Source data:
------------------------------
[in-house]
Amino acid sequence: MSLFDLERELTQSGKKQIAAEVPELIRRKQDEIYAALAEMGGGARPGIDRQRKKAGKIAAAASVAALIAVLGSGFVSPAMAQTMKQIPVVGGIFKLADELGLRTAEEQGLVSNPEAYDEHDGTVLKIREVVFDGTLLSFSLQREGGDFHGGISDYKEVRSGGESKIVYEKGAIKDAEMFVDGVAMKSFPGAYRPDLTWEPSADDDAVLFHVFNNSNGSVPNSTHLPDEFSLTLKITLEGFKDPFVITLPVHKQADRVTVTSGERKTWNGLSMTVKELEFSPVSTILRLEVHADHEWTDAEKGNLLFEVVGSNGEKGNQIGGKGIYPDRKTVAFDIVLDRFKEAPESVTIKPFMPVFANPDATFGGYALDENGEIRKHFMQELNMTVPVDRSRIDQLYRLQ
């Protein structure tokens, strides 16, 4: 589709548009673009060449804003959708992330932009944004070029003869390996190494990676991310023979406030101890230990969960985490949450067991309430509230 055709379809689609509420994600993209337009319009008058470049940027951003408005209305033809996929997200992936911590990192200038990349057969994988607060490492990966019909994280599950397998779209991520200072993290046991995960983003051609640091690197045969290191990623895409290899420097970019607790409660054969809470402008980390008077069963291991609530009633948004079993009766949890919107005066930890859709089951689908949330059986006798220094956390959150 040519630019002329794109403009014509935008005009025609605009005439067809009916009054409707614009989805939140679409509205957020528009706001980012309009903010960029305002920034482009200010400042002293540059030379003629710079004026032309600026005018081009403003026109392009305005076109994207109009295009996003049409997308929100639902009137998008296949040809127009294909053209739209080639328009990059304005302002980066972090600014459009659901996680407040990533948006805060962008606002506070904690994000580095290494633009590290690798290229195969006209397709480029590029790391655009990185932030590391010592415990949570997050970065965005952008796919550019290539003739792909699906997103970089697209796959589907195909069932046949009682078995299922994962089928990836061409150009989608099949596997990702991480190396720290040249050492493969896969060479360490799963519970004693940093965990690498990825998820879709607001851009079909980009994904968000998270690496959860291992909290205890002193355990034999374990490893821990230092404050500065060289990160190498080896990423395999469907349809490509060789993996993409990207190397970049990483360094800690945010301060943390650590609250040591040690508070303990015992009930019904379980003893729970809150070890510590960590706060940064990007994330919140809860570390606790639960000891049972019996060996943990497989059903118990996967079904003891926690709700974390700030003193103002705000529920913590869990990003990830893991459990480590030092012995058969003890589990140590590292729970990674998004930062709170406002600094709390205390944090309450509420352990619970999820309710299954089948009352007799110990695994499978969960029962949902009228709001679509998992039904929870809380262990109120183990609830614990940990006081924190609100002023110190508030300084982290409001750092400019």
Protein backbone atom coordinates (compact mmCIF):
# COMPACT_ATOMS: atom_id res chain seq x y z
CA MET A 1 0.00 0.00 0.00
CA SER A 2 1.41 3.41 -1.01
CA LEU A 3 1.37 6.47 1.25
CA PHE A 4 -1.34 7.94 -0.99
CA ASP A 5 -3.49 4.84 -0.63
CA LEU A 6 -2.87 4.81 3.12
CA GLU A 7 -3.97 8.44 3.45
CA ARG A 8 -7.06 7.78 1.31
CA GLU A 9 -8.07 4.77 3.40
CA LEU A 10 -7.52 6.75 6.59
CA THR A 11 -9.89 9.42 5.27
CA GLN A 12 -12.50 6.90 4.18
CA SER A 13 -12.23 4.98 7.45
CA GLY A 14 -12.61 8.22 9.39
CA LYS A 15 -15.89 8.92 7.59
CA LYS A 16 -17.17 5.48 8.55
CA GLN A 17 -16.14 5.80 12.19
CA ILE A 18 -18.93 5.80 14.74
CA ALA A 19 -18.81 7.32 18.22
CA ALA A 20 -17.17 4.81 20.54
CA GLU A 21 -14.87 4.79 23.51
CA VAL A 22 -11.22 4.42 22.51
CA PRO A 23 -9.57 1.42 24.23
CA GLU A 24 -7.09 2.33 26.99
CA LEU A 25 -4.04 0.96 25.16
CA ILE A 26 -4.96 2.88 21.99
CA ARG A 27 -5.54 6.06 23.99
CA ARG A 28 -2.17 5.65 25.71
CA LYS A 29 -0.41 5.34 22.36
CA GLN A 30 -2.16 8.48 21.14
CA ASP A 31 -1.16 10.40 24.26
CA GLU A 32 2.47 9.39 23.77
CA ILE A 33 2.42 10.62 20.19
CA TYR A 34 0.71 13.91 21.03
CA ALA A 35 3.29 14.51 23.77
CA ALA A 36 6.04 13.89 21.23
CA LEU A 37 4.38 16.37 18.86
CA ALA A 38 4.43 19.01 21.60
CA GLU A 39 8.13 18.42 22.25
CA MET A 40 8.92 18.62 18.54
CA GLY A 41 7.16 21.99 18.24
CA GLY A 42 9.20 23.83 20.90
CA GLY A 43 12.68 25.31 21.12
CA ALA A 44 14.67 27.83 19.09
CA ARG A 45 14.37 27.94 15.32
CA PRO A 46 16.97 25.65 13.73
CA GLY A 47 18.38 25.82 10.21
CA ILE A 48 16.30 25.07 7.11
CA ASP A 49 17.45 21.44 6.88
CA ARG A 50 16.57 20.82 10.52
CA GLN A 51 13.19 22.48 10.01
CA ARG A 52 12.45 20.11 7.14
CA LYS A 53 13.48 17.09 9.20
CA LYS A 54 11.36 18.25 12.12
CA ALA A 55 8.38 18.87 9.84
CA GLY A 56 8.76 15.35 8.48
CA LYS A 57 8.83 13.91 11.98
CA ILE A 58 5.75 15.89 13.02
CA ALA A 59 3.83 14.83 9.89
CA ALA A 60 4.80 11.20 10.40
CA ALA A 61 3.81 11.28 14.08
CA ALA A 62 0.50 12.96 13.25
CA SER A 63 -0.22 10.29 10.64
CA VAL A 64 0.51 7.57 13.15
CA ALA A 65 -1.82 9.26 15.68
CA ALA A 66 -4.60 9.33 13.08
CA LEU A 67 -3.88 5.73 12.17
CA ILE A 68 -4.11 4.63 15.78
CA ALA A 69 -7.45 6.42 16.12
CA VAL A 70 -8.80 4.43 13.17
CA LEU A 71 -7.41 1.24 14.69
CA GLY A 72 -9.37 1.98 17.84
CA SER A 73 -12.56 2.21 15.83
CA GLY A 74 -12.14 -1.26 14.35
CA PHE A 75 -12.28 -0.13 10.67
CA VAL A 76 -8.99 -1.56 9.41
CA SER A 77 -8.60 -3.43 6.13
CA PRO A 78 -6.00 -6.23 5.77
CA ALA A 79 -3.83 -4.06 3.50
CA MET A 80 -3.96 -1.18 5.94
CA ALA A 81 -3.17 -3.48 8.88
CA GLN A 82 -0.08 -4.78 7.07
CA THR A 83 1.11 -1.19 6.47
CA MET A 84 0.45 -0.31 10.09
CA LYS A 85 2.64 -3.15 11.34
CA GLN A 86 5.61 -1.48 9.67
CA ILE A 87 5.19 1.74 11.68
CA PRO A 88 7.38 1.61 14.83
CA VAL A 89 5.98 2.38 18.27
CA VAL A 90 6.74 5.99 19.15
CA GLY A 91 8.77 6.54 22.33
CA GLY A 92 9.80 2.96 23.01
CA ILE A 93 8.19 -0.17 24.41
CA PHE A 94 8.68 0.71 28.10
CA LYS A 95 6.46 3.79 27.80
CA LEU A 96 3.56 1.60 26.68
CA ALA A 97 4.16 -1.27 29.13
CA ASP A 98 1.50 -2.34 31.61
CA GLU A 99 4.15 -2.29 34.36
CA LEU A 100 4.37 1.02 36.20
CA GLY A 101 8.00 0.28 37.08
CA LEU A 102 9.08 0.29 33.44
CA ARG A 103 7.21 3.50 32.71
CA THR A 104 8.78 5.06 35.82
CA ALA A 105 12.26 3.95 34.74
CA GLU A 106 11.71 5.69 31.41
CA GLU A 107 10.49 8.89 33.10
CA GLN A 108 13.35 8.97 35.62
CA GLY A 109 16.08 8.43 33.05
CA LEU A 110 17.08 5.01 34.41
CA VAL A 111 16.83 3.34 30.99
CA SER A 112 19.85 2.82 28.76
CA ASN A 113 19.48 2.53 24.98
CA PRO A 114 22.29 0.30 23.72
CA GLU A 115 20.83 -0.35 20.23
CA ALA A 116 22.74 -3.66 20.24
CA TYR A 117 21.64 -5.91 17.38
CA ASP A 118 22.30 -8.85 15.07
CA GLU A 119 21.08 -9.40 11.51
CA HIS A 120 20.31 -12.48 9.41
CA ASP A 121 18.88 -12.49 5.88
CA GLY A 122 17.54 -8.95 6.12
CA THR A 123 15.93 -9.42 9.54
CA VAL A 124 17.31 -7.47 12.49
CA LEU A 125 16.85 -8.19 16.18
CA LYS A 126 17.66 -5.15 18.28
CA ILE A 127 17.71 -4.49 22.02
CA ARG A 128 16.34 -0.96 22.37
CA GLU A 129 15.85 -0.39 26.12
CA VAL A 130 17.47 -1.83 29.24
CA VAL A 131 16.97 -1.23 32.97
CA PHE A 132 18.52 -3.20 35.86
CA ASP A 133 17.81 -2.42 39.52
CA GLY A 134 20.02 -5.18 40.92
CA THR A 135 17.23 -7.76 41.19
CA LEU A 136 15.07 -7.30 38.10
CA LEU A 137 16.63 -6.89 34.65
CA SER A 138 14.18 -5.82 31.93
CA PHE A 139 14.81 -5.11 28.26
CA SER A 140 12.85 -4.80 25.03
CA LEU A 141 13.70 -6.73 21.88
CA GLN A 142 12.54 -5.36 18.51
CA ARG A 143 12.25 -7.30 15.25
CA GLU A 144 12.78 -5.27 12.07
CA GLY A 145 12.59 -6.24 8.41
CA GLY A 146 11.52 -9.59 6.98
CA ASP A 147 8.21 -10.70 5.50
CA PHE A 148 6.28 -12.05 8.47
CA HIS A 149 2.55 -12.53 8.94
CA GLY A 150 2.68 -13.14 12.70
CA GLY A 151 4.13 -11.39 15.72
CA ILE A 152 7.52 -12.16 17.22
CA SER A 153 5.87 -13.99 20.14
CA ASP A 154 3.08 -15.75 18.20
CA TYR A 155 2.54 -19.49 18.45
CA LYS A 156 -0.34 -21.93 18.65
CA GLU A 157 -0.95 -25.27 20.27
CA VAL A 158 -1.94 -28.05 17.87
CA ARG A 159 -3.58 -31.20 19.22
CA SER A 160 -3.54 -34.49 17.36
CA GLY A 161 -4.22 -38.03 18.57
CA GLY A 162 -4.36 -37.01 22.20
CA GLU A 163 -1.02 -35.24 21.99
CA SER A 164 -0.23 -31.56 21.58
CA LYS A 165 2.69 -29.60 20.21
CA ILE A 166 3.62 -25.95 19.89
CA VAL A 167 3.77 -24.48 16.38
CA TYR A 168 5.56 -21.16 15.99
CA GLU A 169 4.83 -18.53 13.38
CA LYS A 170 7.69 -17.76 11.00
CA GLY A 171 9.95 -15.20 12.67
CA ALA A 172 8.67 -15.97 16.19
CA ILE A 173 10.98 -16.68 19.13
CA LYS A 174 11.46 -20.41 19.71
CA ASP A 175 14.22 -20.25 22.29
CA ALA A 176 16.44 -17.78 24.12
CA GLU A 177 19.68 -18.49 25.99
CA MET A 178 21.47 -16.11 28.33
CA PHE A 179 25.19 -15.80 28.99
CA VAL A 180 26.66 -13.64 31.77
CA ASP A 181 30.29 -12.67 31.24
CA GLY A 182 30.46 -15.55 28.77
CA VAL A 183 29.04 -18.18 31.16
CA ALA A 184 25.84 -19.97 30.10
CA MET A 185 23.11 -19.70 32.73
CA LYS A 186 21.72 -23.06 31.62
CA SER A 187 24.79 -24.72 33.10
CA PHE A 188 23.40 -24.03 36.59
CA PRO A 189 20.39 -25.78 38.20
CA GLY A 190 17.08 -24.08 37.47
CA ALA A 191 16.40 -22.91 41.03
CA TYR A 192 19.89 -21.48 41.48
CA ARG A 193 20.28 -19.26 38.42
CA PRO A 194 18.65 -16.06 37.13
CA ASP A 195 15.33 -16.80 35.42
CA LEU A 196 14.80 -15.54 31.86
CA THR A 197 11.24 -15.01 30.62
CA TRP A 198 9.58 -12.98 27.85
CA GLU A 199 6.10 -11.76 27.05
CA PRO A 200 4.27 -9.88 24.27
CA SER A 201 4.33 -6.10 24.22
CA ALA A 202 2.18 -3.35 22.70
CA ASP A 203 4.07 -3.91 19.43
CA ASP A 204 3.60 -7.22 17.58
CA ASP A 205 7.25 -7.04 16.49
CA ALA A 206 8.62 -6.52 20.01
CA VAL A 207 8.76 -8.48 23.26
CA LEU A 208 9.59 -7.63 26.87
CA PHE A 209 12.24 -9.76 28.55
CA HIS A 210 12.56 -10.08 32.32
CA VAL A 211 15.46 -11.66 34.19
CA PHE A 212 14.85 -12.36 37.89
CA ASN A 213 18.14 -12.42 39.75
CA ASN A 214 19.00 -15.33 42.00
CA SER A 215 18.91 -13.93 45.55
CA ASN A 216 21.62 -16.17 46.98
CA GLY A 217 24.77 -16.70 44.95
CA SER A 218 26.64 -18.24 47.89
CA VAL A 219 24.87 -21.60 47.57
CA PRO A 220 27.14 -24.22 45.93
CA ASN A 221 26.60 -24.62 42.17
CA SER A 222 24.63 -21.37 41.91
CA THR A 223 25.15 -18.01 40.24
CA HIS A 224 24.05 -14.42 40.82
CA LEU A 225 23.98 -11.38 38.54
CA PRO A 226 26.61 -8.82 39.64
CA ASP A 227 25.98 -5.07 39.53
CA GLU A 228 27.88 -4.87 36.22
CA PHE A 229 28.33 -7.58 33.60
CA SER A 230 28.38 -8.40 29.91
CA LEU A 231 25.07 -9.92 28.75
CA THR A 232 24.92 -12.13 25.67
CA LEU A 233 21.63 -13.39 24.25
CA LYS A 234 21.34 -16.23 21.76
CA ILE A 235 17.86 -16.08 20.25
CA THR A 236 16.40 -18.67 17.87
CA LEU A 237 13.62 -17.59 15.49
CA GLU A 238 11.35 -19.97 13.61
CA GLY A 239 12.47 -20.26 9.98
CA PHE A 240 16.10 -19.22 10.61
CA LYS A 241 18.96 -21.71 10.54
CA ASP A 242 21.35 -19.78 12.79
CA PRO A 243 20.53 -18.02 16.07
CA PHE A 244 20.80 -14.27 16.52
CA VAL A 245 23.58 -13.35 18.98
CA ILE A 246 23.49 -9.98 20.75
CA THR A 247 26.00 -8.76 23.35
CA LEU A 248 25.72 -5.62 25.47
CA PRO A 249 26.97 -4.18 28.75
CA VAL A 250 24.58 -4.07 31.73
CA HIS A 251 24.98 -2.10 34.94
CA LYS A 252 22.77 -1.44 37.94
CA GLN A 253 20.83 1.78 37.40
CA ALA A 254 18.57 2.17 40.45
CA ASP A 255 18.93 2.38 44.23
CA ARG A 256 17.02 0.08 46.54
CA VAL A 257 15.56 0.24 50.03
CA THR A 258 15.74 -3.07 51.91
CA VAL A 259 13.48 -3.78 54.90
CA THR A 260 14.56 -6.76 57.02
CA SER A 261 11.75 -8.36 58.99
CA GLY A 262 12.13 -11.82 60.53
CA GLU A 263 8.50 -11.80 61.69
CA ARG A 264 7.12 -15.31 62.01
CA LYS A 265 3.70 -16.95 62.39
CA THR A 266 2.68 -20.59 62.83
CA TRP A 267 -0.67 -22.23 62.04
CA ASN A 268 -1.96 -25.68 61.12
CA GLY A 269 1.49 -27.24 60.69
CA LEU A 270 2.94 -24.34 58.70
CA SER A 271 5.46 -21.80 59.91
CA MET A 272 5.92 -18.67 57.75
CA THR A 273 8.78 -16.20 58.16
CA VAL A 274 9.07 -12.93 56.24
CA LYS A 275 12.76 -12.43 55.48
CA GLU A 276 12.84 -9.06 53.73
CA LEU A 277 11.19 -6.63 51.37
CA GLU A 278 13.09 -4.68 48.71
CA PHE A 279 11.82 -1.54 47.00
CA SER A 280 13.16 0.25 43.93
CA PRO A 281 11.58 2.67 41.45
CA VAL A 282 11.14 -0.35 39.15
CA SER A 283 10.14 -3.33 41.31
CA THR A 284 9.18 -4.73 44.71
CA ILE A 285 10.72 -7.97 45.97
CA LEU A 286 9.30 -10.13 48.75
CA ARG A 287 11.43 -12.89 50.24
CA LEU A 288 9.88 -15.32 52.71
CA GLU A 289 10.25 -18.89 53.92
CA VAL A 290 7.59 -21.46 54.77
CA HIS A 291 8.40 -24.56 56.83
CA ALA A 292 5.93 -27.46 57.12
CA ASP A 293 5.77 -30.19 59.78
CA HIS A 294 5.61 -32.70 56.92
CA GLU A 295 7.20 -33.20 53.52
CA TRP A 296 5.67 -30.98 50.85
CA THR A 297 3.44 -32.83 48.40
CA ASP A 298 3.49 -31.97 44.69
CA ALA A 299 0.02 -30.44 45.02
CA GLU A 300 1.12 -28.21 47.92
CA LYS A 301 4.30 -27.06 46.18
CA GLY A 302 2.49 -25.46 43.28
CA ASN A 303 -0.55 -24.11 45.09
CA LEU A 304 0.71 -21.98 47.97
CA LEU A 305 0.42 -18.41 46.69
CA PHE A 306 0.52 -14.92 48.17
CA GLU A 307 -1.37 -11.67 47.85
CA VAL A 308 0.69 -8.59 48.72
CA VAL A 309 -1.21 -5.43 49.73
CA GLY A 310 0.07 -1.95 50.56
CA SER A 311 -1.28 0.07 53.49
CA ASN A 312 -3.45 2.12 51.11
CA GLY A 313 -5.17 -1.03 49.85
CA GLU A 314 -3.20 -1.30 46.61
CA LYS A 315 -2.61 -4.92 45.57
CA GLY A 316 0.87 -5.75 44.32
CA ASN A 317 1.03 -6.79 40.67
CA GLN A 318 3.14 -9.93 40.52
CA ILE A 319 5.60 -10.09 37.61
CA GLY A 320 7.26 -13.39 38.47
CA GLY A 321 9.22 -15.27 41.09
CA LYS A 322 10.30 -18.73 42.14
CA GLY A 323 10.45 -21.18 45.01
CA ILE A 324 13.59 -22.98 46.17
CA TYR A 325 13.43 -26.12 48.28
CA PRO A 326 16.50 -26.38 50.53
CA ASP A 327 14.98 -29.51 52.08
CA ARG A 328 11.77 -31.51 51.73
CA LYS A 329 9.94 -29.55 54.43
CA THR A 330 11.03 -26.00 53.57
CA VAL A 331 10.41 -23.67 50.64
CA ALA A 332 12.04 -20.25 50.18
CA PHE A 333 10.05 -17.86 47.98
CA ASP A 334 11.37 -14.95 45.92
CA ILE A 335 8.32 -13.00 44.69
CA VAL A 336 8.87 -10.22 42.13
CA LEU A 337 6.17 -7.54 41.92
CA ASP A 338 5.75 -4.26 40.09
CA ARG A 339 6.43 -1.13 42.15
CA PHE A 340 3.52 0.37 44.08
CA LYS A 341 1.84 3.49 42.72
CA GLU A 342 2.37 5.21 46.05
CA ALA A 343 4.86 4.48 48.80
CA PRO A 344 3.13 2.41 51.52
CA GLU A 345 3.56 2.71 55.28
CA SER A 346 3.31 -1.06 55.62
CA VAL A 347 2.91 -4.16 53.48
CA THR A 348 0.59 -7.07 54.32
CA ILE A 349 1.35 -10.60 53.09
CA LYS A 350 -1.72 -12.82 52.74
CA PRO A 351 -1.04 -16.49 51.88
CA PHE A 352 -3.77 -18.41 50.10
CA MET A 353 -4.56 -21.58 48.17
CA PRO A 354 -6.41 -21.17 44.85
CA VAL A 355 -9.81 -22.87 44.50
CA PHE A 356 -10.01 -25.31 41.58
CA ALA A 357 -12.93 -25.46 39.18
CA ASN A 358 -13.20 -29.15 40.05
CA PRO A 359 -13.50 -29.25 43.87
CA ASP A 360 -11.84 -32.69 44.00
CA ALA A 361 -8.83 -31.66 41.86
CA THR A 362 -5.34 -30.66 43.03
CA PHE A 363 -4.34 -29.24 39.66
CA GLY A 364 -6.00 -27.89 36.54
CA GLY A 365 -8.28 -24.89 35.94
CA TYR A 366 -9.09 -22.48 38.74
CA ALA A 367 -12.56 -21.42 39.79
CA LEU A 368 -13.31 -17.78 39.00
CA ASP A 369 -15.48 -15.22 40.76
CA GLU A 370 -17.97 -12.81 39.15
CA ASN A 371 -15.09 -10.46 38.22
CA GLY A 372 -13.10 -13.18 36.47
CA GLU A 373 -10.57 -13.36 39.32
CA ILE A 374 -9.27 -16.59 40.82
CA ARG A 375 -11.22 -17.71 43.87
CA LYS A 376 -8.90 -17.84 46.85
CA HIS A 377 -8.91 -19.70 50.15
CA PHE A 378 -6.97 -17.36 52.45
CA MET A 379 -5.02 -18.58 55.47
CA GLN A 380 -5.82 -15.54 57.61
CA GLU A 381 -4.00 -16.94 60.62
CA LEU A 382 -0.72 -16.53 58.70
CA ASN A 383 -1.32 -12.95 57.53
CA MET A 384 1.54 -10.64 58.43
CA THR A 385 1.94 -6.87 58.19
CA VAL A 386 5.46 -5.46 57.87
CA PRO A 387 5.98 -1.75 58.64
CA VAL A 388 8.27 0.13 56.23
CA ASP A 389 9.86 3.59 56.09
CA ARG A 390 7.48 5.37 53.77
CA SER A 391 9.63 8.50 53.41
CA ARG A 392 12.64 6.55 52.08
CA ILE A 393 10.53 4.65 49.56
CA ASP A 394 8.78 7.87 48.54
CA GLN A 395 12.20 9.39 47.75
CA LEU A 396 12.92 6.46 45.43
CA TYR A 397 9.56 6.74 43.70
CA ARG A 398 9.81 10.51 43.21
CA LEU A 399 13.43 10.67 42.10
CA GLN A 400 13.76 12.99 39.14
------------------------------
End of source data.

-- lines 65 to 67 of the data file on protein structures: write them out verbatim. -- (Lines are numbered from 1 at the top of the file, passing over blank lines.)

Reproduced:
CA ALA A 60 4.80 11.20 10.40
CA ALA A 61 3.81 11.28 14.08
CA ALA A 62 0.50 12.96 13.25